Monday, January 05, 2009

Now this is pro-activity on behalf of Israel

Danbury News-Times
January 4, 2009

Israel must take steps to protect its people

Lewis Siegel

For the past eight years, Israel has patiently withstood the onslaught of rockets fired into southern Israel from Gaza. During the week before Israel finally decided to hit back, 300 rockets were launched into Israeli cities.
Gaza is a territory in the southwestern region of Palestine, along the Mediterranean coast. It has a population of about 1.5 million Arabs. Until 2005, Israel had settlements and a military presence there.

In 2005, Israel made a unilateral move towards peace with the Palestinians in Gaza. It removed the entire Israeli population living in Gaza at that time (about 9,000 people) and also withdrew all military forces, with the hope that this self-sufficient and self-governed Palestinian territory would become a model for peaceful co-existence with Israel.

Unfortunately, Hamas, the terrorist organization, won a series of elections and became the governing body in Gaza.

What is Hamas? Why is it considered a terrorist organization (so designated by the United States, Canada, the European Union, Japan and others)? Why is a peaceful agreement with Hamas virtually impossible?

Hamas (Islamic Resistance Movement) was formed in 1987 as an offshoot of Egypt's Muslim Brotherhood. It is called a terrorist organization for the following reasons:

ˆ§ Its main purpose for existing was expressed in its Covenant of 1988 with the following words: "Israel will exist and will continue to exist until Islam will obliterate it." Hamas hoped to accomplish the annihilation of Israel and the elimination of all Jews from the ancient land of Palestine.

ˆ§ Hamas is not simply engaged in a territorial struggle with Israel. Its stated goal is the elimination of the Jewish people in general. The following is a direct quote from the Hamas Covenant: "The Day of Judgment will not come until Moslems fight Jews and kill them. Then the Jews will hide behind the rocks and trees, and the rocks and the trees will cry out: O Moslem, there is a Jew hiding behind me, come and kill him."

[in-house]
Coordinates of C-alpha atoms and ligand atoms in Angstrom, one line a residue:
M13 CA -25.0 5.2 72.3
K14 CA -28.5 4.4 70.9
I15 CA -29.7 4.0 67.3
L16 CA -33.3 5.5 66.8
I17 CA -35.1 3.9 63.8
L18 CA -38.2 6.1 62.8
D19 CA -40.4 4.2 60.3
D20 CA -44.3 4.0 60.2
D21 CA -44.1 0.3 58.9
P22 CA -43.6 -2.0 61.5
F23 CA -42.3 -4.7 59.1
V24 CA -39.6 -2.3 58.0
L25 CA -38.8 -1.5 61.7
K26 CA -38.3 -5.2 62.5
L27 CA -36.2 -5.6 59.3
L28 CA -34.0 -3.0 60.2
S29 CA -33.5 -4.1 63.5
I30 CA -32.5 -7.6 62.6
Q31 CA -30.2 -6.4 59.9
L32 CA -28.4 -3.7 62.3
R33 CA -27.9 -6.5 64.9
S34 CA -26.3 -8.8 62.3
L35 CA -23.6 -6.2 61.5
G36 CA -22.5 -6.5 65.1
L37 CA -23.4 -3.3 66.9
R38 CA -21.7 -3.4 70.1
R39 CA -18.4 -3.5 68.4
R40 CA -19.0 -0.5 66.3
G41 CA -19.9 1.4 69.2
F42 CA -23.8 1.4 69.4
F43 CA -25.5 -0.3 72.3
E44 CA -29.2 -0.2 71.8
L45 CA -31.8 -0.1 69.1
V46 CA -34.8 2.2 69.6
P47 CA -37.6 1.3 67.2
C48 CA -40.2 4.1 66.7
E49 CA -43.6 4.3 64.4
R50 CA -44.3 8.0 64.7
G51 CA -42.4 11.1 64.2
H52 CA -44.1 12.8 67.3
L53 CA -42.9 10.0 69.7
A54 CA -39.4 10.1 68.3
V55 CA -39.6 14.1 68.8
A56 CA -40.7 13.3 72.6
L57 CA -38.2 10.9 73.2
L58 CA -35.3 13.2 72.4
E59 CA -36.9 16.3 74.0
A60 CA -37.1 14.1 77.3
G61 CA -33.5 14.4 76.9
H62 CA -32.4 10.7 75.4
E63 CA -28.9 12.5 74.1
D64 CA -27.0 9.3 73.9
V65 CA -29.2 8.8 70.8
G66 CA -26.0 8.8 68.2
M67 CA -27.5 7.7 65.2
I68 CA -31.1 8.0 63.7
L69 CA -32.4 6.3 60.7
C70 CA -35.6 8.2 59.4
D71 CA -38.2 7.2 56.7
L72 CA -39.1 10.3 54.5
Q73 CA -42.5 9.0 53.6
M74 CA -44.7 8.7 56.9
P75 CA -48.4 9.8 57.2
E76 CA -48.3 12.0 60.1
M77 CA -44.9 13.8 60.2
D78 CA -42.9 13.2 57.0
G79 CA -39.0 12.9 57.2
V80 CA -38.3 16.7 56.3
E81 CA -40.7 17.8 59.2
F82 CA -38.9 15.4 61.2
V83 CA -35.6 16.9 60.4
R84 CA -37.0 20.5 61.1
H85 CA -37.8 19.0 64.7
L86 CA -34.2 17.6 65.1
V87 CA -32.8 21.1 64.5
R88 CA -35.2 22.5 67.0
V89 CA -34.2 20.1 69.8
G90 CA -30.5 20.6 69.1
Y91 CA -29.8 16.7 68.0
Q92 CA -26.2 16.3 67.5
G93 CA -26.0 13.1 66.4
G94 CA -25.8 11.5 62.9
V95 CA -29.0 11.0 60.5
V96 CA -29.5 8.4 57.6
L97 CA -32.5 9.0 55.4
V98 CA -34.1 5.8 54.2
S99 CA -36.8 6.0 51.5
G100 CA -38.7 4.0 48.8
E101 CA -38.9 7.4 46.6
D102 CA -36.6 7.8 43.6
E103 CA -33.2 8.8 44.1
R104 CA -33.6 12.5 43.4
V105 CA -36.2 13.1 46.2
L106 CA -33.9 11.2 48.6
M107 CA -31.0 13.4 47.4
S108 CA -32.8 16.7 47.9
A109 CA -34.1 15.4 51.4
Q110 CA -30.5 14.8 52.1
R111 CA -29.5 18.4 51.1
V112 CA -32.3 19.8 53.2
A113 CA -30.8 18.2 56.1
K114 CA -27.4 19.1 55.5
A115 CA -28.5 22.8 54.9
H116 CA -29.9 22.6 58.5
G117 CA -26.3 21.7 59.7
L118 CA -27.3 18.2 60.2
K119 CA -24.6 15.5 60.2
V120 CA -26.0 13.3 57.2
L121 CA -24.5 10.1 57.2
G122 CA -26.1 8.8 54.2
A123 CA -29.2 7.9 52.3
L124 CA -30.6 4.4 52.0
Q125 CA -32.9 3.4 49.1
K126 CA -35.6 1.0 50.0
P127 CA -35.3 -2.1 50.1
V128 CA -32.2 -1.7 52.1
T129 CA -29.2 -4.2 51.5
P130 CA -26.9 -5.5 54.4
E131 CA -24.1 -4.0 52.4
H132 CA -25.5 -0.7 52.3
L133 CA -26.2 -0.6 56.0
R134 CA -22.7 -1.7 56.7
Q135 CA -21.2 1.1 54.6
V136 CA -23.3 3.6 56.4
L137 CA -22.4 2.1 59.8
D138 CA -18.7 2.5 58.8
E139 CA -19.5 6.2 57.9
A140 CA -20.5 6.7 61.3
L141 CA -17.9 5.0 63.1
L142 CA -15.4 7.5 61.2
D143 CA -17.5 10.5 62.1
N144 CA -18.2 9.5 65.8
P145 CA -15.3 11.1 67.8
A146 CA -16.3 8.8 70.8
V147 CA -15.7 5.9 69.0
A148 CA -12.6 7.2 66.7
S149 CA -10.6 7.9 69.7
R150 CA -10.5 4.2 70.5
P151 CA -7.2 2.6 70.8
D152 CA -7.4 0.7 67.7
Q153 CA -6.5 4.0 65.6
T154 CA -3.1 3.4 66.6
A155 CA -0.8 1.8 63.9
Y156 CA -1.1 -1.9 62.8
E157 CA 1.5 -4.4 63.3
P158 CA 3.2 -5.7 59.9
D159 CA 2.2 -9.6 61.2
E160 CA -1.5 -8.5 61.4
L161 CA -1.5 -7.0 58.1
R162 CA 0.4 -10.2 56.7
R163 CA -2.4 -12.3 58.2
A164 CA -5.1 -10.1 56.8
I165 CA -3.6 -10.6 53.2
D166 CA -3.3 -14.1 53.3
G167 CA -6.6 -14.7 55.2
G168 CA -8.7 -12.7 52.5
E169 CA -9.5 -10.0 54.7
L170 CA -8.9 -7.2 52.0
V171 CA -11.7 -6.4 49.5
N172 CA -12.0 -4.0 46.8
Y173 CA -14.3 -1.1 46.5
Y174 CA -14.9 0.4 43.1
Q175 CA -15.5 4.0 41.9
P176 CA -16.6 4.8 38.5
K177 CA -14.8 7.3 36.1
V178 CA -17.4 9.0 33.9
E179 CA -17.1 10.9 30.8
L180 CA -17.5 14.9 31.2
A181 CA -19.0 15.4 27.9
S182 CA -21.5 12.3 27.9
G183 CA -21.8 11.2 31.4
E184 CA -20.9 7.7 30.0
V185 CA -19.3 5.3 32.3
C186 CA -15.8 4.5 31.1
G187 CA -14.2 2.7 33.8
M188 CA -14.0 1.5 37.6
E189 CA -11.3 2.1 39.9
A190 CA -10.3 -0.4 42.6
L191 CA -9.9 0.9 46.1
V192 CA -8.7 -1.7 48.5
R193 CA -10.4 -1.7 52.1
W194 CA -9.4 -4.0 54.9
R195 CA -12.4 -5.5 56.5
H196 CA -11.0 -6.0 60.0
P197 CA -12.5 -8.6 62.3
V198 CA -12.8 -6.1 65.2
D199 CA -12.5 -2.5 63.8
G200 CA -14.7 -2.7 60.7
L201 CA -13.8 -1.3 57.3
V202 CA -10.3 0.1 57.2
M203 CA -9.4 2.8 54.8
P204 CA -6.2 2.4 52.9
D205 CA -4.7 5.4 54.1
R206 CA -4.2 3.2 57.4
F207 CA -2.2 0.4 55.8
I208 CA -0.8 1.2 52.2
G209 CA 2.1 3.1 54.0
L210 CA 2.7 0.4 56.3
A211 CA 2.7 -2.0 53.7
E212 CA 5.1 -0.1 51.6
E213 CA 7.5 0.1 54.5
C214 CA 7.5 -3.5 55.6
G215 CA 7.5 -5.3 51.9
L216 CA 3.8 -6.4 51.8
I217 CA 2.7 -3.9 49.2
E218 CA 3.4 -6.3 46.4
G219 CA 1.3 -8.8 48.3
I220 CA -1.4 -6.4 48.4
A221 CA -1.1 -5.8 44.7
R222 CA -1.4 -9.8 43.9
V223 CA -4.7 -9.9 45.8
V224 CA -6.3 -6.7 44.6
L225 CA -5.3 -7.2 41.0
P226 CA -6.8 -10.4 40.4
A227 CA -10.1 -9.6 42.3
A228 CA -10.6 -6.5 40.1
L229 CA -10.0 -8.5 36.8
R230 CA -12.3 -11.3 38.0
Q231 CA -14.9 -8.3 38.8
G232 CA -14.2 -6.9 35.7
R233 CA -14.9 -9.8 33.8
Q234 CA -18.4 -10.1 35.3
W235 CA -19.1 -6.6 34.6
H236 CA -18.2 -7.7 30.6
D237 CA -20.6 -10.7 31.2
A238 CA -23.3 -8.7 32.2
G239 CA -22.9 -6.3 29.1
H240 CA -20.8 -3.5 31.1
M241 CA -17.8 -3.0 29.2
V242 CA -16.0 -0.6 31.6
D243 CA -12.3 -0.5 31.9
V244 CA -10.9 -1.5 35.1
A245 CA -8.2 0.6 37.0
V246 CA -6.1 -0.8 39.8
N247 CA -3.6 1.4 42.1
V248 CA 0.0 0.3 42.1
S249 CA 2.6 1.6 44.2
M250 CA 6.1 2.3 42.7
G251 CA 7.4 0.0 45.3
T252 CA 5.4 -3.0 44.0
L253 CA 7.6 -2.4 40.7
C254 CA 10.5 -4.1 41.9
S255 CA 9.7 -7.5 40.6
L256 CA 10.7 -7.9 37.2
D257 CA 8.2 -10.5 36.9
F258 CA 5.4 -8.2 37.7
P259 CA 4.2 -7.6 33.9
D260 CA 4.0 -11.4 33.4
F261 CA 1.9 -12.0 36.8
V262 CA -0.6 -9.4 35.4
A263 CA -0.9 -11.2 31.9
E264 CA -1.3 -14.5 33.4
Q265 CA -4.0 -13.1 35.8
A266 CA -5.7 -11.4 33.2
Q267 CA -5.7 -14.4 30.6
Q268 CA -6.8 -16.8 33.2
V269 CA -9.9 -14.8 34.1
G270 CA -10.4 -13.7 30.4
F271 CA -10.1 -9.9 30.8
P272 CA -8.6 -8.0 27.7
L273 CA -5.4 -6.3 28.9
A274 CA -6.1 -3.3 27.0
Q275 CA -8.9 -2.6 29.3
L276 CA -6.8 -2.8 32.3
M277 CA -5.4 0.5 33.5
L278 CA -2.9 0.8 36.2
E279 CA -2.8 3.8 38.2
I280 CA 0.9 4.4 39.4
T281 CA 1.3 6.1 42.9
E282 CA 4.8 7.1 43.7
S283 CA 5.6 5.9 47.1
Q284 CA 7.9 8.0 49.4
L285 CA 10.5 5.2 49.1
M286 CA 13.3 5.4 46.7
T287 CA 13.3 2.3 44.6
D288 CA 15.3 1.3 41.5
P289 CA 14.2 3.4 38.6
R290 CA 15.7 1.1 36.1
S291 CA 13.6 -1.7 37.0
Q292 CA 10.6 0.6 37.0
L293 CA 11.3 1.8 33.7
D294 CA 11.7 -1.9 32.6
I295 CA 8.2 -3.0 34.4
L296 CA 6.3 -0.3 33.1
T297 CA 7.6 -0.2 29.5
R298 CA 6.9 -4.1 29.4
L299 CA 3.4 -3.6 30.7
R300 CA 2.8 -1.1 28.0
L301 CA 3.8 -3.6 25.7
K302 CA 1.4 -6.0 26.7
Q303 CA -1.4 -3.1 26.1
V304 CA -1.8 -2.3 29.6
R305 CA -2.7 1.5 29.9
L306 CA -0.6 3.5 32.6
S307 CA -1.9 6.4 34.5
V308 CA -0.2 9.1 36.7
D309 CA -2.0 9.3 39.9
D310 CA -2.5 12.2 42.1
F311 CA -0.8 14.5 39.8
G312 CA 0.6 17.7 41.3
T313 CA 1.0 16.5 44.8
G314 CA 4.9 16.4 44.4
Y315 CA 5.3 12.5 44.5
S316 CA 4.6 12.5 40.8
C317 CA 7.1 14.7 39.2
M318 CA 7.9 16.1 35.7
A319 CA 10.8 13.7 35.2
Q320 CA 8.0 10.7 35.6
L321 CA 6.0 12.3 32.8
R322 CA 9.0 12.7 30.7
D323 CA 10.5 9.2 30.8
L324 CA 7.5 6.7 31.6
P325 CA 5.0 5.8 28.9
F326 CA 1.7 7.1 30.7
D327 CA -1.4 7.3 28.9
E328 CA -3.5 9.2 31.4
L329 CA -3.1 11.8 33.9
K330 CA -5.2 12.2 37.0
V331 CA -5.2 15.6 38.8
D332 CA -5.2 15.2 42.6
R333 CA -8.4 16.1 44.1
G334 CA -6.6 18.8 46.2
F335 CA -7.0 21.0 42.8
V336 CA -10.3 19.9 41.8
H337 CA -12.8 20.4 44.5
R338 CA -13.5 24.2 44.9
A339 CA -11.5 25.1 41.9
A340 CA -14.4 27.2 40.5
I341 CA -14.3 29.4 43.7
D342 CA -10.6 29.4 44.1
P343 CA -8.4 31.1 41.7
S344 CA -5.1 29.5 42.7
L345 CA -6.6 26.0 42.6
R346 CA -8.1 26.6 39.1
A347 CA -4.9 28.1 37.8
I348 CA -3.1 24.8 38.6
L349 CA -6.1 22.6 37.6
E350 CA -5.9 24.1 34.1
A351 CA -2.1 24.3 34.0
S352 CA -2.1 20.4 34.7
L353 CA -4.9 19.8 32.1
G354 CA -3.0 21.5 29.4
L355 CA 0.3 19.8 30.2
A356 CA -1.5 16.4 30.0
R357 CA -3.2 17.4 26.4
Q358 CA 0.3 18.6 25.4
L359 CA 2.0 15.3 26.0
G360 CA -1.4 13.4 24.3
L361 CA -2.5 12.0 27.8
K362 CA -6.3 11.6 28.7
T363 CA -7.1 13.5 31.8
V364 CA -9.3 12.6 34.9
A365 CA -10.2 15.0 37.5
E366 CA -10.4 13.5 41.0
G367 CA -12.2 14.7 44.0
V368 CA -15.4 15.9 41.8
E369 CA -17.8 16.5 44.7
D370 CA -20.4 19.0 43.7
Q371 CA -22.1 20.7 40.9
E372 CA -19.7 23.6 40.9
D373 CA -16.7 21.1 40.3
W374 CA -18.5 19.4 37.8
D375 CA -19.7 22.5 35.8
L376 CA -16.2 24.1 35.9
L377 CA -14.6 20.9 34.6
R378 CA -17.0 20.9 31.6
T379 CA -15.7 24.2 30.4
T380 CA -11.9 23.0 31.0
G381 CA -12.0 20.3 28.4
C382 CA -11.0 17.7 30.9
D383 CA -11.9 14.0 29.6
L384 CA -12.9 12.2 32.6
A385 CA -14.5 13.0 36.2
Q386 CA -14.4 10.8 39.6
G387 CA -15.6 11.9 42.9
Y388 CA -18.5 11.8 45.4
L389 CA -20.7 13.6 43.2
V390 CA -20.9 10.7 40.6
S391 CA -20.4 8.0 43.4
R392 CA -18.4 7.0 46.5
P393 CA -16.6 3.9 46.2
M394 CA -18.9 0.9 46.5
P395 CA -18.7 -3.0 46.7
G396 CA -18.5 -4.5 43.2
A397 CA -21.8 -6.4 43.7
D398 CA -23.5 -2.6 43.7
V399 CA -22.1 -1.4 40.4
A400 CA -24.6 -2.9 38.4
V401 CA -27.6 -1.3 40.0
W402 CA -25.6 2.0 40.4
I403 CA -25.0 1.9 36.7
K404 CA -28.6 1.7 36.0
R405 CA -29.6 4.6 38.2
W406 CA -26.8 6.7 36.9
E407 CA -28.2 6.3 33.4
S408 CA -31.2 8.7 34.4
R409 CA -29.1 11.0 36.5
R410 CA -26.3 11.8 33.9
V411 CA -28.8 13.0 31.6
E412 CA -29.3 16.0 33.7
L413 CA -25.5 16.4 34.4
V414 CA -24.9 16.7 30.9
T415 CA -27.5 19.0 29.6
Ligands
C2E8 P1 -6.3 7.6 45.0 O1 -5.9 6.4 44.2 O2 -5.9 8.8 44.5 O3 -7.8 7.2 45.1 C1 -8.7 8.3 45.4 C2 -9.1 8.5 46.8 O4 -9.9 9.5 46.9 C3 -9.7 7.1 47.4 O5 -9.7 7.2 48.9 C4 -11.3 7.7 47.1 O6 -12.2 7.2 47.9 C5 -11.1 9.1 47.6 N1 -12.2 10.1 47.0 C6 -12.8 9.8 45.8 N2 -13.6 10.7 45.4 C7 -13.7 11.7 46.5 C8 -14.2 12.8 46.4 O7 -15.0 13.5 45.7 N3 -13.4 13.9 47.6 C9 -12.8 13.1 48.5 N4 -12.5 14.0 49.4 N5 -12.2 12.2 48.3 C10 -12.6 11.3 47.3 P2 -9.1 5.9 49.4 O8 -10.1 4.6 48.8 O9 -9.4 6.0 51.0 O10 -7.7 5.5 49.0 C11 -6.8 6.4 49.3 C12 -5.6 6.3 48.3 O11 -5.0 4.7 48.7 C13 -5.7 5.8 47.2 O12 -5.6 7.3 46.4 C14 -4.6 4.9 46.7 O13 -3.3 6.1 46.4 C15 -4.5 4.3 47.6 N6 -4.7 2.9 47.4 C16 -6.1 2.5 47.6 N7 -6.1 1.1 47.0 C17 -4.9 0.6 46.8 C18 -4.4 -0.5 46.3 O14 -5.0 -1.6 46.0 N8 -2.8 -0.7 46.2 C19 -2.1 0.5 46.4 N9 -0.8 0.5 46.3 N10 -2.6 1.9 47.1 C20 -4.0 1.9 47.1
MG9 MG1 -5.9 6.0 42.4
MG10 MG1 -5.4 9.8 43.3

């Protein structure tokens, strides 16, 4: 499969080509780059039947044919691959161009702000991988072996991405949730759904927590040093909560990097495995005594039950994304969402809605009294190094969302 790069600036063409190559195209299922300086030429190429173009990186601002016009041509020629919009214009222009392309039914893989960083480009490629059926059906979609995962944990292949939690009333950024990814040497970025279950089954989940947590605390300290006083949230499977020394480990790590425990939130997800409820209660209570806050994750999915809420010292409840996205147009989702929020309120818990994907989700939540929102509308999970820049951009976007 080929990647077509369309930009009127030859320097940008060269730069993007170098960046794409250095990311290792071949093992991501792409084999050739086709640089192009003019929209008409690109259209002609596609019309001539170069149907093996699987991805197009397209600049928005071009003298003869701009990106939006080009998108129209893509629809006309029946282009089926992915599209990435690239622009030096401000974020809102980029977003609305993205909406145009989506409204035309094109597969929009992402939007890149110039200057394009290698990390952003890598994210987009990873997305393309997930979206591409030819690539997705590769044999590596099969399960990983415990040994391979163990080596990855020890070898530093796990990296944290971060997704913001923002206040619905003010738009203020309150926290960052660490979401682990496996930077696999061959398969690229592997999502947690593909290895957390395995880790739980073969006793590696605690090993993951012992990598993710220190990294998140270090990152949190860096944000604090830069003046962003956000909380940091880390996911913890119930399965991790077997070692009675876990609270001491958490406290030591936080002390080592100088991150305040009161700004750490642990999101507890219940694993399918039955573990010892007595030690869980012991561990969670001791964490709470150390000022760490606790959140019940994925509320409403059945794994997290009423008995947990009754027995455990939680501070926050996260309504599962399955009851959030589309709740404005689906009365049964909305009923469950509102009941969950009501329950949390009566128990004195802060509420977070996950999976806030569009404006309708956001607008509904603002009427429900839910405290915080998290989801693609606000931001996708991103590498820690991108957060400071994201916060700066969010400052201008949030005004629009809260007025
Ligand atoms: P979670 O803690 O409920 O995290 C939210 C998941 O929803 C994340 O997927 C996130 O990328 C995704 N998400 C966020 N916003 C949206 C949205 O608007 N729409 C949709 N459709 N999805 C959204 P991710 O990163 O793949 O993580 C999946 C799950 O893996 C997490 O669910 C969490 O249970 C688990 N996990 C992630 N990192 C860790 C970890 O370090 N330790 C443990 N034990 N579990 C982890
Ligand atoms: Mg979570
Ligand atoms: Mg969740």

ˆ§ Hamas targets primarily civilians for killing, not military targets. Its suicide bombers attempt attacks on schools, restaurants, theaters, etc., where large numbers of civilians can be killed. The rocket attacks are directed at civilian populations. The inability of Hamas terrorists to control the trajectory of their rockets is the only limitation on the number of people they kill.

ˆ§ Hamas, with unprecedented cowardice, launches its rockets from areas of Gaza that are densely populated with civilians, so as to invite retaliation in a manner that will maximize the number of civilian casualties. The more Palestinian Arabs that can be killed, the more outcry Hamas can generate from the outside world.

So the dilemma Israel has been facing for the past eight years has been to find a way to convince an enemy that is committed to Israel's destruction to stop its rocket attacks.

Israel did agree to a truce for a period of time with Hamas. It failed miserably, as the rocket barrage diminished but never stopped.

Israel's restraint has been remarkable. Over the last couple of years, Israel has retaliated in a very selective, piecemeal manner to avoid the loss of civilian life that would inevitably result with a full-scale effort.

However, Hamas has been obtaining longer range rockets recently, which will eventually cause greater destruction. As a last resort, Israel must do what is necessary to protect its people and their country.